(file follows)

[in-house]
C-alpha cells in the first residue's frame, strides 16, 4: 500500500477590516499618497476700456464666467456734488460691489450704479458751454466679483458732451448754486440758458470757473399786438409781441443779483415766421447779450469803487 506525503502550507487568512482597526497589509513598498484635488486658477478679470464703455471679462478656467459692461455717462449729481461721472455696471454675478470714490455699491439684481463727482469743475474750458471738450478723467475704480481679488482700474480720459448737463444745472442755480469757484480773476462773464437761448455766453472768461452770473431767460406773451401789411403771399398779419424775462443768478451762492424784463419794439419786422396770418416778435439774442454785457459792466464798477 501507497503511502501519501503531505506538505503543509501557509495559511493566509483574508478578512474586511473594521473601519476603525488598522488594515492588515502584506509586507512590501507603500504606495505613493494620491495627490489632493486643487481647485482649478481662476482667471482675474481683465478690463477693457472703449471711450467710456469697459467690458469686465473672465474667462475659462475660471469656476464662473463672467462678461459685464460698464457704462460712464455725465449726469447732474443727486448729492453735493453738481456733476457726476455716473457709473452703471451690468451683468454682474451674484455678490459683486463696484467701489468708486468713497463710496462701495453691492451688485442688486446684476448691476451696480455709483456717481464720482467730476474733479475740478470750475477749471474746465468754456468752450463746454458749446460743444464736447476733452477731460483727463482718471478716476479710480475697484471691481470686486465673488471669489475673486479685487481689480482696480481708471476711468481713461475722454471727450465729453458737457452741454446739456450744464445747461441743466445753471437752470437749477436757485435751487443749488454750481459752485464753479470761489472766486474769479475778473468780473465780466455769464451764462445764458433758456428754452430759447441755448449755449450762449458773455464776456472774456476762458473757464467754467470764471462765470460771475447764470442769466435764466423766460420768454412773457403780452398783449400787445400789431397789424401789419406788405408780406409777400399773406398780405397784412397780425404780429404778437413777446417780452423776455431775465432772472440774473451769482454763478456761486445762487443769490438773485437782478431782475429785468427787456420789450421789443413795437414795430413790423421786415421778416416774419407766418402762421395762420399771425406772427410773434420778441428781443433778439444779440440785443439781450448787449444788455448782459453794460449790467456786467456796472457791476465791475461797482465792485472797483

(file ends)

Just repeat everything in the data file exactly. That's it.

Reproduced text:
[in-house]
C-alpha cells in the first residue's frame, strides 16, 4: 500500500477590516499618497476700456464666467456734488460691489450704479458751454466679483458732451448754486440758458470757473399786438409781441443779483415766421447779450469803487 506525503502550507487568512482597526497589509513598498484635488486658477478679470464703455471679462478656467459692461455717462449729481461721472455696471454675478470714490455699491439684481463727482469743475474750458471738450478723467475704480481679488482700474480720459448737463444745472442755480469757484480773476462773464437761448455766453472768461452770473431767460406773451401789411403771399398779419424775462443768478451762492424784463419794439419786422396770418416778435439774442454785457459792466464798477 501507497503511502501519501503531505506538505503543509501557509495559511493566509483574508478578512474586511473594521473601519476603525488598522488594515492588515502584506509586507512590501507603500504606495505613493494620491495627490489632493486643487481647485482649478481662476482667471482675474481683465478690463477693457472703449471711450467710456469697459467690458469686465473672465474667462475659462475660471469656476464662473463672467462678461459685464460698464457704462460712464455725465449726469447732474443727486448729492453735493453738481456733476457726476455716473457709473452703471451690468451683468454682474451674484455678490459683486463696484467701489468708486468713497463710496462701495453691492451688485442688486446684476448691476451696480455709483456717481464720482467730476474733479475740478470750475477749471474746465468754456468752450463746454458749446460743444464736447476733452477731460483727463482718471478716476479710480475697484471691481470686486465673488471669489475673486479685487481689480482696480481708471476711468481713461475722454471727450465729453458737457452741454446739456450744464445747461441743466445753471437752470437749477436757485435751487443749488454750481459752485464753479470761489472766486474769479475778473468780473465780466455769464451764462445764458433758456428754452430759447441755448449755449450762449458773455464776456472774456476762458473757464467754467470764471462765470460771475447764470442769466435764466423766460420768454412773457403780452398783449400787445400789431397789424401789419406788405408780406409777400399773406398780405397784412397780425404780429404778437413777446417780452423776455431775465432772472440774473451769482454763478456761486445762487443769490438773485437782478431782475429785468427787456420789450421789443413795437414795430413790423421786415421778416416774419407766418402762421395762420399771425406772427410773434420778441428781443433778439444779440440785443439781450448787449444788455448782459453794460449790467456786467456796472457791476465791475461797482465792485472797483